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AACR-ASCO Joint Recommendations for Electronic Nicotine Delivery System Regulations

In a 2015 joint policy statement, the American Association for Cancer Research (AACR) and the American Society of Clinical Oncology (ASCO) raised awareness about the rapidly growing epidemic of electronic nicotine delivery systems (ENDS), which includes e-cigarettes. The statement called on the U.S. Food and Drug Administration (FDA) to regulate ENDS similarly to other tobacco products as well as implement additional actions to protect youth and young adults who never previously used tobacco. The 2015 statement was born out of concern for the nearly 400 percent increase in ENDS use between 2012 and 2014 among U.S. high school and middle school students. By 2020, regular youth ENDS use increased by an additional 46 percent, a total of 3.6 million middle and high school students. This prompted AACR and ASCO to issue an updated ENDS statement to call for stronger action to address this dangerous trend.

While smoke from combustible tobacco contains far more carcinogens and other toxic chemicals than ENDS aerosols, there is growing evidence linking ENDS use to DNA damage and inflammation, key steps in cancer development. Additionally, nicotine itself increases blood pressure, weakens the immune system, and impairs memory and learning. However, long-term studies are needed to better understand the relationship between ENDS use and cancer.

ENDS have also been billed as a way to help adults quit smoking combustible tobacco, but the evidence of cessation efficacy remains insufficient. Additionally, no ENDS manufacturer has applied to the FDA to develop their products as a cessation therapy, a requirement to conduct clinical trials in the United States. Several other major health authorities have also determined that there is inadequate evidence to suggest ENDS help adults quit smoking, including the U.S. Surgeon General; the National Academies of Science, Engineering, and Medicine (NASEM); the U.S. Preventive Services Task Force (USPSTF); and the National Comprehensive Cancer Network.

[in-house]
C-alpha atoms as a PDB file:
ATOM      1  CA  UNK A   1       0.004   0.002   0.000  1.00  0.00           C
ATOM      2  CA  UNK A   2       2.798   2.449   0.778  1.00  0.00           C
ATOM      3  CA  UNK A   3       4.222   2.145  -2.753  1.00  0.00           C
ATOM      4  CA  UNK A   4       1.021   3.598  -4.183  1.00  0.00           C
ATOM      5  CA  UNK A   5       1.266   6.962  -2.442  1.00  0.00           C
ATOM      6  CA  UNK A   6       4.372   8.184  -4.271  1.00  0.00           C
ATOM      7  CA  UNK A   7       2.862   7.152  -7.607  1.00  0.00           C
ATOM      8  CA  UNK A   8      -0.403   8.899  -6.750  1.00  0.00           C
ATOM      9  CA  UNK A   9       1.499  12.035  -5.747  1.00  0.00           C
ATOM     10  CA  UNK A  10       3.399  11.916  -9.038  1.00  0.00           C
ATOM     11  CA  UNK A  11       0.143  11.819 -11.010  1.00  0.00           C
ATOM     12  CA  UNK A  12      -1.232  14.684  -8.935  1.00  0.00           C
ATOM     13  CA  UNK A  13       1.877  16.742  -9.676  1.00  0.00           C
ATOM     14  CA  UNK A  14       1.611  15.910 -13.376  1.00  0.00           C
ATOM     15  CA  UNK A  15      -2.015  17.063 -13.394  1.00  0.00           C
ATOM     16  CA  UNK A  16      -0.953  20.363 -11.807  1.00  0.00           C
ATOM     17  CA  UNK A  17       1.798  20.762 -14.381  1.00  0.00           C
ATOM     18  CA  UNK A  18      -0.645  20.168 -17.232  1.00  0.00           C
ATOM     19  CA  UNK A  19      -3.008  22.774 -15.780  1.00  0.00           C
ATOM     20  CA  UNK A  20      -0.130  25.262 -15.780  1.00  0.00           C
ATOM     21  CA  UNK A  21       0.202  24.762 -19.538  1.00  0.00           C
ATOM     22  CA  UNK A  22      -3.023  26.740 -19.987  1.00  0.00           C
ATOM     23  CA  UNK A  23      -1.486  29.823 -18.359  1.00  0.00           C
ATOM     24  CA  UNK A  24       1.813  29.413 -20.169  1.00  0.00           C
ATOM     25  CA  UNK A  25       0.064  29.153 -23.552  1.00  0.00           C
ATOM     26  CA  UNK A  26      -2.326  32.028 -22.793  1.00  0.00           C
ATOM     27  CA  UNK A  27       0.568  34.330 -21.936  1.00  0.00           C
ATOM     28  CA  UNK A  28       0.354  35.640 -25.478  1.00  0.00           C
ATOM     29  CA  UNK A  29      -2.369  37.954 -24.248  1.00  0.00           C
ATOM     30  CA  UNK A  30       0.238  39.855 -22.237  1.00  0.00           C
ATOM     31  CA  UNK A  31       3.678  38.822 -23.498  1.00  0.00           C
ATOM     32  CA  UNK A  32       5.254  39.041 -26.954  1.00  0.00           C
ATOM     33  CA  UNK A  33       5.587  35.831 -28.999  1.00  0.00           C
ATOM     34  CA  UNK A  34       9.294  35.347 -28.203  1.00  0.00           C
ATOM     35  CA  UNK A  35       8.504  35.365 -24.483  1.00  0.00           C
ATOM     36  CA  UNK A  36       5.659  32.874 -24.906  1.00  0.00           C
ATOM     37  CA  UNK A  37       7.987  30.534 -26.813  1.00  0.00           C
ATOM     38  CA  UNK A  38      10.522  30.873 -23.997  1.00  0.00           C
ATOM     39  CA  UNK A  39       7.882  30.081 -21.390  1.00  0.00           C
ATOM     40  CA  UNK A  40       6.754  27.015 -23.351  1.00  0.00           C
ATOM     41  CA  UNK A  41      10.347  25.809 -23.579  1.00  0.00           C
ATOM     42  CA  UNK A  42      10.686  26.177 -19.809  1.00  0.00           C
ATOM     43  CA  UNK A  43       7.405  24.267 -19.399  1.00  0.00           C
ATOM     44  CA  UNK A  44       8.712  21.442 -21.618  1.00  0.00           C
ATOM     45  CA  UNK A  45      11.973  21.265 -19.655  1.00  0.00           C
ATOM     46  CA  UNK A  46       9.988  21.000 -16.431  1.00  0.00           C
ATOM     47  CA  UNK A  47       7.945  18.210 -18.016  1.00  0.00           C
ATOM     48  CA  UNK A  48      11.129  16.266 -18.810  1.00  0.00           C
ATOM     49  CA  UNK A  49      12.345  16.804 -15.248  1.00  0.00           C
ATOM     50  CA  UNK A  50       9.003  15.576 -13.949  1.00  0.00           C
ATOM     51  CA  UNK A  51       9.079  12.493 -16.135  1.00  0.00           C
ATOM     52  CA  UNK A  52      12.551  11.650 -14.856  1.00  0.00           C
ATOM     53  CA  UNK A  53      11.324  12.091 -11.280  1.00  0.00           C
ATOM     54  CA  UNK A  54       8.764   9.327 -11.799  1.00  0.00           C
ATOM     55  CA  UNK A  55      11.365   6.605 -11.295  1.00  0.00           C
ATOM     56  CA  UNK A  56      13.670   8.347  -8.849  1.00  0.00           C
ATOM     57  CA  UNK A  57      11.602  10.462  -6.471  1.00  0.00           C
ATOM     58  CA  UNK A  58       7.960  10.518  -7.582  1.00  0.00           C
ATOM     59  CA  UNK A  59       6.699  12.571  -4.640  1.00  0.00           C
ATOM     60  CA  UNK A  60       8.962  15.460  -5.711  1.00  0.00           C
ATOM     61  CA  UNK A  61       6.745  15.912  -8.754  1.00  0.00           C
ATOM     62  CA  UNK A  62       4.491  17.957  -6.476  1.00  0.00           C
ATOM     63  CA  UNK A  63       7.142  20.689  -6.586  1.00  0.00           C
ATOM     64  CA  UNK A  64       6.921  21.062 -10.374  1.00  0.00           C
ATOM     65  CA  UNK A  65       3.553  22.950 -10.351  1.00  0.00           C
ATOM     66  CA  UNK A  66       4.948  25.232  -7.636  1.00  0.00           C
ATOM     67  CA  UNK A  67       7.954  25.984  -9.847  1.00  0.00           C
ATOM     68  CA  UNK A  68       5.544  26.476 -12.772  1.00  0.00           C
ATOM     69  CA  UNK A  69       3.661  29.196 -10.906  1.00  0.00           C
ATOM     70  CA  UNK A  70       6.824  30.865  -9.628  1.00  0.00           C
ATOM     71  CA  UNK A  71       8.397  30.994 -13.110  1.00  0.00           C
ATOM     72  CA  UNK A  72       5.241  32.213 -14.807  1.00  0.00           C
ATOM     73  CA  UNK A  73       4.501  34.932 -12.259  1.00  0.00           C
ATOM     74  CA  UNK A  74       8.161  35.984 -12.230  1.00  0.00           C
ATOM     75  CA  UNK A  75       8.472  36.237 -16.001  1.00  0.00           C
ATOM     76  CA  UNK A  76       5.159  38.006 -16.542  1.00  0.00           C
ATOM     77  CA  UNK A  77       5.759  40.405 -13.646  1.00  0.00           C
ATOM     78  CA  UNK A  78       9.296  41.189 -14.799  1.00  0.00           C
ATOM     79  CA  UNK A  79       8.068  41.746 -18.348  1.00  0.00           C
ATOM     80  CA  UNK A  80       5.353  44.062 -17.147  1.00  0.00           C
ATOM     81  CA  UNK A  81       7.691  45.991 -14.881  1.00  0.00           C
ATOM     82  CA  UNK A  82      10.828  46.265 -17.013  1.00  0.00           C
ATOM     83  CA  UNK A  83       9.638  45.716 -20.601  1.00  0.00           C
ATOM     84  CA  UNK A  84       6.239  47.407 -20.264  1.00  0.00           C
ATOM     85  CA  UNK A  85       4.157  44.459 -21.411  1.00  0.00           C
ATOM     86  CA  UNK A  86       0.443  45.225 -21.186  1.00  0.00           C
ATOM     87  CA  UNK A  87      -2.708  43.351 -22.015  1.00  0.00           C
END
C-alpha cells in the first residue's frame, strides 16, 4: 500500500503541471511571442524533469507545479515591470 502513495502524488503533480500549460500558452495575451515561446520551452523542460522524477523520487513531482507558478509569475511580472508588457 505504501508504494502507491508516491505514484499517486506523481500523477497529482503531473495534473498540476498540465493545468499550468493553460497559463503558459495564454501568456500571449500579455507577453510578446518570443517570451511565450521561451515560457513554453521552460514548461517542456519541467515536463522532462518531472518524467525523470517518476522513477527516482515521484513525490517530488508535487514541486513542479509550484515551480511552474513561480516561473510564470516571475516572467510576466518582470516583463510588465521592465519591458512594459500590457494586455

The new policy statement describes advances in understanding how ENDS impact human biology and calls for urgent actions to protect public health. Importantly, the statement calls for an immediate ban on all non-tobacco-flavored ENDS products that contain natural or synthetic nicotine. Furthermore, the statement supports improved use of evidence-based smoking cessation treatments to reduce cancer incidence and improve public health.

Read/download the joint statement Read the AACR-ASCO Recommendations

Frequently Asked Questions

How are ENDS regulated?

The Family Smoking Prevention and Tobacco Control Act (TCA), enacted in 2009, provides FDA with the authority to regulate tobacco products, including cigarettes, e-cigarettes, and cigars, and requires manufacturers to provide enough evidence to prove to FDA that any new tobacco products are “appropriate for the protection of public health.”  Beginning in 2020, manufacturers were required to submit Pre-Market Tobacco Product Applications (PMTAs) to FDA for each product in order to remain available for sale. FDA has received more than seven million PMTAs for ENDS products since 2020 and has only granted marketing orders to a select few. It is illegal to sell an ENDS product in the United States without a marketing order, but FDA can exercise discretion while applications are pending.